Recognition of Requisite Part and Effectuation Part in Law Sentences (RRE Task)

Ngo Xuan Bach Joint work with: Nguyen Le Minh, Akira Shimazu JAIST ICCPOL 2010

Legal Engineering  To achieve a trustworthy electronic society

 To examine and verify the validity of issues o Whether a law is established appropriately according to its purpose o Whether a law is consistent with related laws o etc  Two important goals o To help experts make complete and consistent laws o To design an information system which works based on laws  Developing a system which can process legal texts automatically

2

The Logical Structure of Law Sentences  In most cases, a law sentence can roughly be divided into two

parts: o Requisite part o Effectuation part

 Example o “When the mayor designates a district for promoting beautification,

s/he must in advance listen to opinions from the organizations and the administrative agencies which are recognized to be concerned with the district”

3

Analyzing the Logical Structure of Law Sentences  Input o A law sentence Law Sentence

 Output o The logical parts Law Sentence

Subject Part

4

Requisite Part

Effectuation Part

Analyzing the Logical Structure of Law Sentences

Law Sentence

RRE Task

Law Sentence

Subject Part

5

Requisite Part

Effectuation Part

Motivation  To understand the logical structure of legal texts  To support other tasks in legal text processing o Translating legal articles to logical and formal representations o Verifying legal documents o Legal article retrieval o Legal text summarization o Question answering in legal domains

6

RRE Task  Two kinds of sentences and seven kinds of parts

 Implication Sentences o Requisite Part: R o Effectuation Part: E o Subject Part: S1, S2, S3 o S1: A Subject Part having an influence in the Requisite Part o S2: A Subject Part having an influence in the Effectuation Part o S3: A Subject Part having an influence in both Requisite and Effectuation Parts  Equivalence Sentences o The Left Side Part: EL o The Right Side Part: ER 7

Solution (1) Sequence Learning

Reranking

 Sequence Learning Sentence

w1w2w3…wk wk+1…wn

Elements

w1

w2



wk

Wk+1



wn

Tags

B-R

I-R



I-R

B-E



I-E

 Input: Sequence of elements o Words o Bunsetsus  Output: Sequence of tags

8

Solution (1) Sequence Learning

Reranking

 Sequence Learning Sentence

w1w2w3…wk wk+1…wn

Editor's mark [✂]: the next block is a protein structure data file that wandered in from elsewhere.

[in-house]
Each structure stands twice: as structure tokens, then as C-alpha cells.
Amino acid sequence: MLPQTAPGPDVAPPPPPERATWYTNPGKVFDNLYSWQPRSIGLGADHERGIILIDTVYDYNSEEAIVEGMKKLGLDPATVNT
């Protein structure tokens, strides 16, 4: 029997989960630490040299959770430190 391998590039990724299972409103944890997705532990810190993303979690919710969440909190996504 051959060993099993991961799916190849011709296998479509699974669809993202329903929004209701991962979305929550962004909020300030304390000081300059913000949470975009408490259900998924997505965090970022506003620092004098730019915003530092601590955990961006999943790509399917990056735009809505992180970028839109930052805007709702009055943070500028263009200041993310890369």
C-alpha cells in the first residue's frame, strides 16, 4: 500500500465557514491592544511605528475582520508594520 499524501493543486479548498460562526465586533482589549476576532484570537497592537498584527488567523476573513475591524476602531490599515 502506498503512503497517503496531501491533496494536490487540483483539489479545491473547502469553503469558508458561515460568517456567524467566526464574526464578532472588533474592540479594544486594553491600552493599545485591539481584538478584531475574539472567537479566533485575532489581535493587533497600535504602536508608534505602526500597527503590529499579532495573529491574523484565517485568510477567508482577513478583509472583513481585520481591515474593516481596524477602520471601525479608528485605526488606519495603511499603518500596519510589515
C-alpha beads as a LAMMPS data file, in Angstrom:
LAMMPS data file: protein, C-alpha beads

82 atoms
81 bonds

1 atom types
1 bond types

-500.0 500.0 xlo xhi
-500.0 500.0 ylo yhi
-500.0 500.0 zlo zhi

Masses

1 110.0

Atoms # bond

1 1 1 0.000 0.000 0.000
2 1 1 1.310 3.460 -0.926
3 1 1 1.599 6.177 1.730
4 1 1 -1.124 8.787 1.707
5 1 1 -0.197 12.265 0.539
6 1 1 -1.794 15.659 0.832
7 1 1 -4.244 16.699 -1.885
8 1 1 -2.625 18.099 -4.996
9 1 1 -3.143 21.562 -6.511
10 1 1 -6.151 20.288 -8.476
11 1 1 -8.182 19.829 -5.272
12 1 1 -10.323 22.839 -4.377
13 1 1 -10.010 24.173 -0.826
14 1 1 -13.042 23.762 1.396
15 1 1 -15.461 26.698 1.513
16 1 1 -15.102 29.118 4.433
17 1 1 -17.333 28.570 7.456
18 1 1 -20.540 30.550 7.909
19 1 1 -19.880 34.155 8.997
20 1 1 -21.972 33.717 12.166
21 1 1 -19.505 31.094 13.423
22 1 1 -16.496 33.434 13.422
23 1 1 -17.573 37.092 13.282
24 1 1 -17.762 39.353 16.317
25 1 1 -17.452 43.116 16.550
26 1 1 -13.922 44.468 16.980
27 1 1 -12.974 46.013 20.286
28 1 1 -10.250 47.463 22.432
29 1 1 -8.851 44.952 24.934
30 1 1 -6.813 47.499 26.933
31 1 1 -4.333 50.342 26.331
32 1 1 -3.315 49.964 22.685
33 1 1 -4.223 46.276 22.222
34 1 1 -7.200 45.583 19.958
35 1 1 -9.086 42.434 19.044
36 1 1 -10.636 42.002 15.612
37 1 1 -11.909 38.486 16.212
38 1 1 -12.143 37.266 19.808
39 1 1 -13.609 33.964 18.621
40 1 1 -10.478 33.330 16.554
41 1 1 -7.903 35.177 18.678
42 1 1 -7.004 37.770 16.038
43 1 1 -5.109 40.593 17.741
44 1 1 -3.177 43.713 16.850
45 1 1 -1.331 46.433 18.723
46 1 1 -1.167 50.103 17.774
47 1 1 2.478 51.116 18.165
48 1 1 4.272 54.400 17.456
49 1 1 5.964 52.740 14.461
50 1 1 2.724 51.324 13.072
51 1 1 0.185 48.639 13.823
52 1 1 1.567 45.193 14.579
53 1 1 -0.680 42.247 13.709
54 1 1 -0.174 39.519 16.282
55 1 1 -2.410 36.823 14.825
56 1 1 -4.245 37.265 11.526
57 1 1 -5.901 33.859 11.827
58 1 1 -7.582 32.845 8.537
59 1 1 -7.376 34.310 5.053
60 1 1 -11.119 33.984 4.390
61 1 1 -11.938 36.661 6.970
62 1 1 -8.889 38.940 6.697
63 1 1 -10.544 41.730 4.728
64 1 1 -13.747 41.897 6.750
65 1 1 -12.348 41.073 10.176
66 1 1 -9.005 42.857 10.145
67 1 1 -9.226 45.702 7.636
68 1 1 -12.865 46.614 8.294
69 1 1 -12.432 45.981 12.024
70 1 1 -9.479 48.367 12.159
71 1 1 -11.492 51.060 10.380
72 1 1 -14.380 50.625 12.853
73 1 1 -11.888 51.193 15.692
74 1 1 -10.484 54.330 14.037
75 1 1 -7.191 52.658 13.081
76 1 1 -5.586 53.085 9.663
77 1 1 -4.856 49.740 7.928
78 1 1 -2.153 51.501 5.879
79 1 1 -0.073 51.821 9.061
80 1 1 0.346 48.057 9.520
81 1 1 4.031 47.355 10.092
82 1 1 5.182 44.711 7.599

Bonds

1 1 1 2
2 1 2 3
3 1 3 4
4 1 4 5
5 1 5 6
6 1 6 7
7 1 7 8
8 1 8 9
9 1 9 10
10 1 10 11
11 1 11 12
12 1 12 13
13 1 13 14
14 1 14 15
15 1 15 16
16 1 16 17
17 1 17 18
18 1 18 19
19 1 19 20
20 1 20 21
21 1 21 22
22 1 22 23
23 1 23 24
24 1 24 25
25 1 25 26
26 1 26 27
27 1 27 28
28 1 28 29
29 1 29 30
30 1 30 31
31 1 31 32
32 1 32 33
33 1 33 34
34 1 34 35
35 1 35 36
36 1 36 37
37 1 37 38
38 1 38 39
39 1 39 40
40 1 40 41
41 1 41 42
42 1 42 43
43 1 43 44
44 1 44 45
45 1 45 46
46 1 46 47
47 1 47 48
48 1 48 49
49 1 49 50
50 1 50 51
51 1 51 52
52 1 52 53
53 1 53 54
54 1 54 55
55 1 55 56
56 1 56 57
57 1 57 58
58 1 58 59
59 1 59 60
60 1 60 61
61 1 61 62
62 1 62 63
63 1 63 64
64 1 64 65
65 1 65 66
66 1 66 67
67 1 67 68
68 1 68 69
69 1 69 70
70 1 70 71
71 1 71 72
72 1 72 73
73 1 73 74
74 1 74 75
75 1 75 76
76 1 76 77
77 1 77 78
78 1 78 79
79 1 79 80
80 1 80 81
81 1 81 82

Elements

w1

w2



wk

Wk+1



wn

Tags

B-R

I-R



I-R

B-E



I-E

 Input: Sequence of elements o Words o Bunsetsus  Output: Sequence of tags

9

Position

Kind of Part

Solution (2)  Reranking o Two steps  Step 1: generate a set of candidates using a base model (GEN)  Step 2: rerank candidates using a score function 𝐹 𝑥 = 𝑎𝑟𝑔𝑚𝑎𝑥𝑦∈𝐺𝐸𝑁

𝑥

𝑠𝑐𝑜𝑟𝑒 𝑦 = 𝑎𝑟𝑔𝑚𝑎𝑥𝑦∈𝐺𝐸𝑁

o Advantage  Can utilize non-local, global features

10

𝑥

Φ 𝑦 .𝑊

Solution (3) System Architecture Output 1 Input Sentence

Base Model

Output 2 …

Reranking Model

Output N

Phase 1 using CRFs

11

Phase 2 using Perceptron

Final Output

Solution (4) Decoding Algorithm •For each sample x If the highest probability outputted by GEN is greater than a threshold Then 𝐹 𝑥 is the output with the highest probability of GEN Else

𝐹 𝑥 = 𝑎𝑟𝑔𝑚𝑎𝑥𝑦∈𝐺𝐸𝑁 End If •End For

12

𝑥

𝑠𝑐𝑜𝑟𝑒 𝑦 = 𝑎𝑟𝑔𝑚𝑎𝑥𝑦∈𝐺𝐸𝑁

𝑥

Φ 𝑦 .𝑊

Corpus  Japanese National Pension Law (JNPL) Corpus o 764 sentences

Sentence Type

Number

Part Type

Number

Equivalence

11

EL ER

11 11

753

E R S1 S2 S3

745 429 9 562 102

Implication

13

Evaluation Method & Measure  Evaluation method o 10-fold cross-validation test  Measure o Precision, Recall, F1

𝑝𝑟𝑒𝑐𝑖𝑠𝑖𝑜𝑛 =

#𝑐𝑜𝑟𝑟𝑒𝑐𝑡 𝑝𝑎𝑟𝑡𝑠 #𝑝𝑟𝑒𝑑𝑖𝑐𝑡𝑒𝑑 𝑝𝑎𝑟𝑡𝑠

𝑟𝑒𝑐𝑎𝑙𝑙 =

𝛽 2 + 1 ∗ 𝑝𝑟𝑒𝑐𝑖𝑠𝑖𝑜𝑛 ∗ 𝑟𝑒𝑐𝑎𝑙𝑙 𝐹𝛽 = 𝛽 2 ∗ 𝑝𝑟𝑒𝑐𝑖𝑠𝑖𝑜𝑛 + 𝑟𝑒𝑐𝑎𝑙𝑙

14

#𝑐𝑜𝑟𝑟𝑒𝑐𝑡 𝑝𝑎𝑟𝑡𝑠 #𝑎𝑐𝑡𝑢𝑎𝑙 𝑝𝑎𝑟𝑡𝑠

Experiment Goals Considering three problems: 1) Investigate which features are suitable for the RRE task? o

Investigate how to model the RRE task efficiently?

2) o o

Word-based modeling Bunsetsu-based modeling

Investigate which tag setting is suitable for the RRE task?

3) o o o o

15

Word, POS tag, Katakana, Stem, Bunsetsu tag, Named Entities

IOB (Inside, Outside, Begin) IOE (Inside, Outside, End) FILC (First, Inside, Last, Consecutive) FIL (First, Inside, Last)

Experiment Design Four Models 1)

Word-based model o Words are elements

2)

Word reduction model o Important words are elements

3)

Bunsetsu-based model o Bunsetsu are elements

4)

Reranking model o Bunsetsu-based model + reranking

16

Word-Based Model (1)  Modeling o Words are elements  Example Source Sentence Word Sequence Tag Sequence

17

被保険者期間を計算する場合には、月によるものとする。 (When a period of an insured is calculated, it is based on a month.) 被 保険 者 期間 を 計算 する 場合 に は 、 月 による もの と する 。 hi hoken sha kikan wo keisan suru B-R I-R I-R I-R I-R I-R I-R

baai ni wa tsuki niyoru mono to I-R I-R I-R I-R B-E I-E I-E I-E

suru I-E I-E

Word-Based Model (2)  Features (Cabocha tool) o

Word, POS tag, Katakana, Stem, Bunsetsu tag, Named Entities

 Experimental results Feature Sets Word (Baseline) Word + Katakana, Stem Word + POS Word + Bunsetsu Word + NE

18

Precision (%) Recall (%) 87.27 87.02 87.68 86.15 87.22

85.50 85.39 85.66 84.86 85.45

F1(%) 86.38 86.20 (-0.18) 86.66 (+0.28) 85.50 (-0.88) 86.32 (-0.06)

Word Reduction Model (1)  Bunsetsu o In Japanese, a sentence is divided into some chunks call Bunsetsu o Each Bunsetsu contains one or more content words (noun, verb, adjective, etc) and may include some function words (case-maker, punctuation, etc)  The head word o Is the rightmost content word o Contributes the central meaning